During a performance, all manner of different things can happen that might derail your show. Dealing with them professionally and casually with an absolute minimum of disruption to the concert is critically important. Strings break. Mics fail. Bows lose hair. Lights go out. Bugs bite. Sweat on the glasses. Phones ring (that’s a new one these days). People sneeze, cough, and talk. And those are just the normal problems.
The most important thing you can do is quietly deal with it and try as hard as you can not to stop. Stopping tells the audience something went wrong. It confirms it for anyone who might be wondering if something was up. For the most part, an audience will not notice a missing note here or there or a botched entrance that is quickly fixed. If you stop and start cursing your instrument and anything within reach, you’ve just told the audience that not only did you screw up, but you can’t keep your composure when something goes wrong.
If stopping is unavoidable (broken string or the like), you must handle it with grace and poise.
A little humor won’t hurt either. When I was in music school, I attended a fun 5-week chamber music festival in Vermont each summer. At one of the performances, some buddies of mine were playing the Smetana String Quartet and right as they were about to start the slow movement, an enormous bug landed on the first violinist’s bow. Now, we’re in Vermont where they don’t use pesticides on their farms so you can imagine how gigantic this bug was. It was like some sort of X-men, mutant mosquito or something. And, just as the beautiful and delicate 3rd movement of the piece was about to start, it buzzed in and landed on the guy’s bow. Without batting an eye, he turned to the audience and said, “Wow, that thing is big enough to carry passengers.” Then he shook it off and when the laughter died down, they finished the piece. They could have easily ignored the thing and played, but it would have been a distraction, so they handled it with humor and care.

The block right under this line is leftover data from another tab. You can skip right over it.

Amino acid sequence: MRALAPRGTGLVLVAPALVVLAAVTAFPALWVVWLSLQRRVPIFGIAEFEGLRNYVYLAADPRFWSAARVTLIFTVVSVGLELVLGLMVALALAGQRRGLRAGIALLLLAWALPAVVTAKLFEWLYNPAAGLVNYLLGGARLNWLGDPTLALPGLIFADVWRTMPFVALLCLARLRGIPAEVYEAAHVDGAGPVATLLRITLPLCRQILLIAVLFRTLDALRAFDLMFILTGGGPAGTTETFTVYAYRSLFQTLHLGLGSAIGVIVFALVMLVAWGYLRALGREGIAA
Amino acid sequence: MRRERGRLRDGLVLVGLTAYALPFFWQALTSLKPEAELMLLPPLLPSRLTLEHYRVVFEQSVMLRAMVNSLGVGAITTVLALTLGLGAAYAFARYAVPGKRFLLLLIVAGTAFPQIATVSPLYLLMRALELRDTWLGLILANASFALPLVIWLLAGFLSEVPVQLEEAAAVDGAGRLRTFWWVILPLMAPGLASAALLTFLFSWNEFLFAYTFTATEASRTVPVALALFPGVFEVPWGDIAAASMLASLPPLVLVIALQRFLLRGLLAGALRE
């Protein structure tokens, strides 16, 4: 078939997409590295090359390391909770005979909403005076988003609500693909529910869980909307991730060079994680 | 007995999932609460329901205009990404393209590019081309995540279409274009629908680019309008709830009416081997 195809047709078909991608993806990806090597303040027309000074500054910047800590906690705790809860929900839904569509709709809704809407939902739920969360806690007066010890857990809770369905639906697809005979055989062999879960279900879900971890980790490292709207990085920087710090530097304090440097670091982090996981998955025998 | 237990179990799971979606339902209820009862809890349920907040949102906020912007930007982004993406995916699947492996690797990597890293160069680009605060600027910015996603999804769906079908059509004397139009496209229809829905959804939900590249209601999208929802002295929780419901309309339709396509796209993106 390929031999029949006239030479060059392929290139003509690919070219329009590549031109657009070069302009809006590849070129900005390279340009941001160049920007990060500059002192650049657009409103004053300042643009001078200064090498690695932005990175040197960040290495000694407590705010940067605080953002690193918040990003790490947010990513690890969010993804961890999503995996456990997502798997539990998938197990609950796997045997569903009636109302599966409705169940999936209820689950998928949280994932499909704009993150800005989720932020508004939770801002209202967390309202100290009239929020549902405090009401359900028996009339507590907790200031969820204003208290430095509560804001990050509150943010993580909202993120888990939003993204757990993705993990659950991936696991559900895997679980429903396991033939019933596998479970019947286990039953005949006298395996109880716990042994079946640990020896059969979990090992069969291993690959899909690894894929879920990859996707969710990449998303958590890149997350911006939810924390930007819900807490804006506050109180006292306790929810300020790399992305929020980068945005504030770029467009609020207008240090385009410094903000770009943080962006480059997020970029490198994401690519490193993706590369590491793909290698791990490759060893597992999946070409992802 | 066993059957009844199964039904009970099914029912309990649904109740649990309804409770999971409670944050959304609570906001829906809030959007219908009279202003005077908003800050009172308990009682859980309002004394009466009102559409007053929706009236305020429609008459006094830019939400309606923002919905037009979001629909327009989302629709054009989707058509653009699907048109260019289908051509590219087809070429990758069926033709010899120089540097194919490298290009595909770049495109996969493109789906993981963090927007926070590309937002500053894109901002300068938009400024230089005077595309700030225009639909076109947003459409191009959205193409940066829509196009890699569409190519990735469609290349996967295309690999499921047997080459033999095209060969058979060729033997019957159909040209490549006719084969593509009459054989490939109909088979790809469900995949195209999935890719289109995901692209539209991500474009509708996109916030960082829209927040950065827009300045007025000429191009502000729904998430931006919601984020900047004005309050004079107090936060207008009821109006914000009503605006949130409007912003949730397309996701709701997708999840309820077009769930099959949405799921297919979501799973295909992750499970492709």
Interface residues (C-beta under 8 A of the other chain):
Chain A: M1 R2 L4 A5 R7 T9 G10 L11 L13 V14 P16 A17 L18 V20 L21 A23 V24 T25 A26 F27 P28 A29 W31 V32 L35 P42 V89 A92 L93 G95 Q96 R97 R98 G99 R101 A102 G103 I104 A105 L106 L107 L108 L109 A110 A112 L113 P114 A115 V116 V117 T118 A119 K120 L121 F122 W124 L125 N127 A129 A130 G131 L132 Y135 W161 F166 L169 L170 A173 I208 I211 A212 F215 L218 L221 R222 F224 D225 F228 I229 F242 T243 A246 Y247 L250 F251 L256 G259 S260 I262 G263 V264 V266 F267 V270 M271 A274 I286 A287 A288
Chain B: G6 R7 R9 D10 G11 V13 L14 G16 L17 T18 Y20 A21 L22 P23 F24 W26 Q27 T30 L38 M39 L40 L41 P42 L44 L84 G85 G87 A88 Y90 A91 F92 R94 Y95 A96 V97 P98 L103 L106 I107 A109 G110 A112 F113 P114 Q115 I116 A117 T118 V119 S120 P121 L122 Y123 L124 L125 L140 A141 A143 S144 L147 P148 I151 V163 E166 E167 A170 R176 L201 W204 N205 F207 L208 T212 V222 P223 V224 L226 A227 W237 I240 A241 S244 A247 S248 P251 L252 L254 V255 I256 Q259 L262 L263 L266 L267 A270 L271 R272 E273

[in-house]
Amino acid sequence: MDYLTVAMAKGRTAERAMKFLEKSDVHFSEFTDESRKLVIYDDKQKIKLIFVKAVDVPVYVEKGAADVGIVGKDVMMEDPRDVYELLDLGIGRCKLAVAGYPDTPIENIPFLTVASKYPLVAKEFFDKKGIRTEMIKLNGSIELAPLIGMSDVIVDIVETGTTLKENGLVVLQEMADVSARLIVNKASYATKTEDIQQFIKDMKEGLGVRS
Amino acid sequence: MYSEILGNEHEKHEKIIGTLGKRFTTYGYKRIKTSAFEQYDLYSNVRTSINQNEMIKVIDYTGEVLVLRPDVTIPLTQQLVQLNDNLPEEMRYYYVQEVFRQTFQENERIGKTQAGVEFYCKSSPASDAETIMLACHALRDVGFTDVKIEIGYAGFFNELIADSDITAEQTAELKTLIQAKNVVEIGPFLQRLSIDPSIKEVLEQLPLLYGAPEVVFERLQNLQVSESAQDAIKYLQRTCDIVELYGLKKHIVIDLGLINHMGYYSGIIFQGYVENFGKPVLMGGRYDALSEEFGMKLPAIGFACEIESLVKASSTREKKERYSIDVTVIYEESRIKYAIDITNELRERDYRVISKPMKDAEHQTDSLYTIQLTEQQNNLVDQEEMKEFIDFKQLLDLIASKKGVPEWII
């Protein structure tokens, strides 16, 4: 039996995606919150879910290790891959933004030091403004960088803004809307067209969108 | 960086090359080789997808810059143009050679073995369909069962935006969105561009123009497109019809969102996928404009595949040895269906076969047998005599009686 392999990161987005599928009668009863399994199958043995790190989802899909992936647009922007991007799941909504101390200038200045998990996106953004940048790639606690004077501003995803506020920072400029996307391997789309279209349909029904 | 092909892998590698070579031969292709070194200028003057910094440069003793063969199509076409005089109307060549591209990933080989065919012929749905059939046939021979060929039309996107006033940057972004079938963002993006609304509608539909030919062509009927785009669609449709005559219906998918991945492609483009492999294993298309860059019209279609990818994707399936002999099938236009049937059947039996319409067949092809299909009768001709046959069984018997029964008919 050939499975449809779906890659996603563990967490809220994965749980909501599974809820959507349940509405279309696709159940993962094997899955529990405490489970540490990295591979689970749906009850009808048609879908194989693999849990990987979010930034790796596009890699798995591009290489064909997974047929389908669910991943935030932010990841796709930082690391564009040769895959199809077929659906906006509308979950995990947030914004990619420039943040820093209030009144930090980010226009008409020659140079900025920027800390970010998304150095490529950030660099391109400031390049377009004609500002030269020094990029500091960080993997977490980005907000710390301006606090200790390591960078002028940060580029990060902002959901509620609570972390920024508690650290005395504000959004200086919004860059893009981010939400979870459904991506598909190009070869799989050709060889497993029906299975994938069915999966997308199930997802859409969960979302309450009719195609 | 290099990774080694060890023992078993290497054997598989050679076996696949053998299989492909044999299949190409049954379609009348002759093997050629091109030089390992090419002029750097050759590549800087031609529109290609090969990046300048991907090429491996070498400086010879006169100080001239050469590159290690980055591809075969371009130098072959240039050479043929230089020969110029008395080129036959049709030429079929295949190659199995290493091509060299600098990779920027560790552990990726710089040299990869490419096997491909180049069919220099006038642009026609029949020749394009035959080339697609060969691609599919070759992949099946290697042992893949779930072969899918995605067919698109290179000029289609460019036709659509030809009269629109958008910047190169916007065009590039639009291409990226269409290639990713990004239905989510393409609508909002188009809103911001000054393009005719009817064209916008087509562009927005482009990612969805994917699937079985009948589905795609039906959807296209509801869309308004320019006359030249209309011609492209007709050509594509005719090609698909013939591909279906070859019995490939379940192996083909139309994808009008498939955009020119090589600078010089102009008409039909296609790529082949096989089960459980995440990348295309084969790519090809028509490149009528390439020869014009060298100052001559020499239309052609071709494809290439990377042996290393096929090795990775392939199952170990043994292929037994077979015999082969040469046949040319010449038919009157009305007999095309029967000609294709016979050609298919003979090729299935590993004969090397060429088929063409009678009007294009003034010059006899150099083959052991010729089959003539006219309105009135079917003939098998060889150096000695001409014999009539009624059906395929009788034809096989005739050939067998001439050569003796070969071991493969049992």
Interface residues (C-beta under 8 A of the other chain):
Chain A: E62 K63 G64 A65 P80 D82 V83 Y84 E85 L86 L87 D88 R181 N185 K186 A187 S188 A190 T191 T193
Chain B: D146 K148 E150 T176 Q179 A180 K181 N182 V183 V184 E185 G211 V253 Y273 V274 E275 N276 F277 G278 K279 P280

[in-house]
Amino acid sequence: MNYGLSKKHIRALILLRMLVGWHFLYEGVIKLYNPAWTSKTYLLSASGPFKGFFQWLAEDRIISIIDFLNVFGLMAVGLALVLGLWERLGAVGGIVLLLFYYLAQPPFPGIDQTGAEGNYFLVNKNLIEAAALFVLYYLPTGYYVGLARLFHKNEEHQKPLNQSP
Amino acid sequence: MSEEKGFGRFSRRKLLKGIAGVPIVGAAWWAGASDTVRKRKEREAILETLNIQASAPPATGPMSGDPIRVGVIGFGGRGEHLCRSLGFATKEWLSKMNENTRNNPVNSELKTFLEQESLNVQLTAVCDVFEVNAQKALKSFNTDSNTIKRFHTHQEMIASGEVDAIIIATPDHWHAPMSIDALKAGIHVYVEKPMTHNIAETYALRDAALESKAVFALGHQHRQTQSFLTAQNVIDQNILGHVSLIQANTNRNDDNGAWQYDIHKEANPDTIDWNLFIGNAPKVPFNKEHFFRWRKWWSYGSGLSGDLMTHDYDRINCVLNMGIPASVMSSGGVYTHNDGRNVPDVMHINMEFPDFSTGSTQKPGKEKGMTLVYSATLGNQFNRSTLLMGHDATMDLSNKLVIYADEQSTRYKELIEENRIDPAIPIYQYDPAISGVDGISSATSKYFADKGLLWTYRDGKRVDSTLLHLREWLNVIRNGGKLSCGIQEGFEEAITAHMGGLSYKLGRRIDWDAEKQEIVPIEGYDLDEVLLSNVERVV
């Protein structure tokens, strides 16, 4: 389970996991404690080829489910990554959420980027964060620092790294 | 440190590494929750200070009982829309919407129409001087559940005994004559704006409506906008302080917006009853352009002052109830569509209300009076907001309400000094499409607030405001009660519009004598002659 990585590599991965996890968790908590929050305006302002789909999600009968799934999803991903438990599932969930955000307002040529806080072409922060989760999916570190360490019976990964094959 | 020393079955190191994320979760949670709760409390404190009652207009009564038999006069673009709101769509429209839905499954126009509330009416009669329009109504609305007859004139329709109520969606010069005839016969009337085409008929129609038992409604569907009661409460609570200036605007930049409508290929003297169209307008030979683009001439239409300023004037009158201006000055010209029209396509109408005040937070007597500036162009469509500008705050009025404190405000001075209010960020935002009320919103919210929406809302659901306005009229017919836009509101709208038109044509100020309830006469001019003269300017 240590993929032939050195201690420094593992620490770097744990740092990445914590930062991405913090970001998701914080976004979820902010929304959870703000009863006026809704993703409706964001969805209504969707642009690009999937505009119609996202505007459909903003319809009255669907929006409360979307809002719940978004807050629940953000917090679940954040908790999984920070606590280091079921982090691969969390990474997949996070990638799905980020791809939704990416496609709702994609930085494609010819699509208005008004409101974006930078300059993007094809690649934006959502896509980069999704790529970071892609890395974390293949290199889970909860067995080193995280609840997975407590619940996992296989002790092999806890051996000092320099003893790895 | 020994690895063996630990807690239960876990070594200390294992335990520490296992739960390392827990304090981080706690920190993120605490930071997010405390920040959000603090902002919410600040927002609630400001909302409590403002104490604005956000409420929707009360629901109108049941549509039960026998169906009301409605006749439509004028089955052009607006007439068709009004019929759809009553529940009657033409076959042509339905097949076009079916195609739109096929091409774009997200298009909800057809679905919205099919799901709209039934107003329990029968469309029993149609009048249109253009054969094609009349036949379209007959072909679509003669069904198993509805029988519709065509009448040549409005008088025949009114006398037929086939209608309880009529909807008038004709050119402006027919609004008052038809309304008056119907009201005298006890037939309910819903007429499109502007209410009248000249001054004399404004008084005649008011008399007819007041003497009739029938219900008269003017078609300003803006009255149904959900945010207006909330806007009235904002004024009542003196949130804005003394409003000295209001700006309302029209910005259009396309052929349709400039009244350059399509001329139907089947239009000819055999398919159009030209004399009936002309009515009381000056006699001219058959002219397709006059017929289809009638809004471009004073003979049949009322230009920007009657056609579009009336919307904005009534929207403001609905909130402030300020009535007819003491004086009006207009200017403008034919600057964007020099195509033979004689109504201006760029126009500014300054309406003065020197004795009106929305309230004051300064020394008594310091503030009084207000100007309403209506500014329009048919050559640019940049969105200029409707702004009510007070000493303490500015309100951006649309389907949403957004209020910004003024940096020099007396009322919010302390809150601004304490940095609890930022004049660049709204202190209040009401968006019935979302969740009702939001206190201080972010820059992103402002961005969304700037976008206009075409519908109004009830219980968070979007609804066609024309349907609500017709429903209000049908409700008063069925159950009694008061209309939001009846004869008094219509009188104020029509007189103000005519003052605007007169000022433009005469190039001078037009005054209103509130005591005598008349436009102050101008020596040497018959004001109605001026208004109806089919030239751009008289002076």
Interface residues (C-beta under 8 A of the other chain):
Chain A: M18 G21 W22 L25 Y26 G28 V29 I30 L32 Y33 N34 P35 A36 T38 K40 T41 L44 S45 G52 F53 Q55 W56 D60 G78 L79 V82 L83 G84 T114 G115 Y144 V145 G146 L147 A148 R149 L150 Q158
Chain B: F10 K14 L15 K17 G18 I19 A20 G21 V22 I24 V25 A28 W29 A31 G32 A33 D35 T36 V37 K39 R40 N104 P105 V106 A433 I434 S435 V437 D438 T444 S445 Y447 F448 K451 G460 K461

My own game-changing performance catastrophe happened when I was 18 years old. I was playing a recital in my home town as the result of winning a competition. I was already in college, but I came home for a weekend to perform and then headed right on back. The piece was Brahms’ A Major Sonata and all of my friends from high school were there, along with my old private teacher, and even my high school orchestra director.
So, I get an A from the piano and start to tune. My A is a little sharp so I tug on the string a little. Tugging the string is a way to slightly lower the pitch without having to mess with the pegs (especially on a hot and humid September afternoon). Well, I tugged a little too hard and pulled the string right out of the groove on the bridge. This isn’t a giant problem, but the sound it makes when you do that is very scary. To make matters worse, the audience let out a gasp when it happened that only made it seem worse.
I froze. I completely lost my composure and fumbled about trying to tune my instrument. I got the string back in place and tuned up, but as we all know, time stands still when you are on stage and something unexpected happens. It felt as though I was standing there trying to tune while the audience stared for over an hour. I quickly tuned up but did a really crappy job of it. Then, I played the sonata and played like garbage. I even had two opportunities to fix the tuning, in between the movements but I was completely lost in anxiety and just put my head down and played – terribly.
Afterword, my high school director came up and said, “I’ve never once seen you be nervous for a performance, until today. I thought you might tell a joke or something but you just froze.” He was right. I should have smiled and made a smart remark and then taken my time to fix the problem. I learned from this recital disaster and I’ve never let something like that ruin a performance since.
What it comes down to is, you have to remain calm no matter what. If you panic during a performance, you will make a minor annoyance into a catastrophic failure. Handling a problem on stage with poise and grace is the difference between a good performer and an elite one.